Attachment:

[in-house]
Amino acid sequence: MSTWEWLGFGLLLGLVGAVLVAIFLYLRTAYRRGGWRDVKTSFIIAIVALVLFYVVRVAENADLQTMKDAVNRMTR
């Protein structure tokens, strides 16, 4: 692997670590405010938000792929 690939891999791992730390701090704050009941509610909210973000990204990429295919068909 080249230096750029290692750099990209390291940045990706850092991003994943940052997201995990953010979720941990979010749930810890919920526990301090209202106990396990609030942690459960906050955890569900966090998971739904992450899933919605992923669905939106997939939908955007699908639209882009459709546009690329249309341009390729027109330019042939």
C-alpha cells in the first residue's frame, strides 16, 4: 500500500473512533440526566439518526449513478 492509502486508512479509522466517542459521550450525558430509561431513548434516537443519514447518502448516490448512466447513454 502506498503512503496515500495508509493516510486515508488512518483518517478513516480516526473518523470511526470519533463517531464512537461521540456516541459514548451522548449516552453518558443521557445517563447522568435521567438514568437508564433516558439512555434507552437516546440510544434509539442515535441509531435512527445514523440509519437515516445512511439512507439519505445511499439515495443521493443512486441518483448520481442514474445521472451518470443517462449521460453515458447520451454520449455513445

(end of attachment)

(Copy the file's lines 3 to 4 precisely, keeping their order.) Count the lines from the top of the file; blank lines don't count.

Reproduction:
């Protein structure tokens, strides 16, 4: 692997670590405010938000792929 690939891999791992730390701090704050009941509610909210973000990204990429295919068909 080249230096750029290692750099990209390291940045990706850092991003994943940052997201995990953010979720941990979010749930810890919920526990301090209202106990396990609030942690459960906050955890569900966090998971739904992450899933919605992923669905939106997939939908955007699908639209882009459709546009690329249309341009390729027109330019042939």
C-alpha cells in the first residue's frame, strides 16, 4: 500500500473512533440526566439518526449513478 492509502486508512479509522466517542459521550450525558430509561431513548434516537443519514447518502448516490448512466447513454 502506498503512503496515500495508509493516510486515508488512518483518517478513516480516526473518523470511526470519533463517531464512537461521540456516541459514548451522548449516552453518558443521557445517563447522568435521567438514568437508564433516558439512555434507552437516546440510544434509539442515535441509531435512527445514523440509519437515516445512511439512507439519505445511499439515495443521493443512486441518483448520481442514474445521472451518470443517462449521460453515458447520451454520449455513445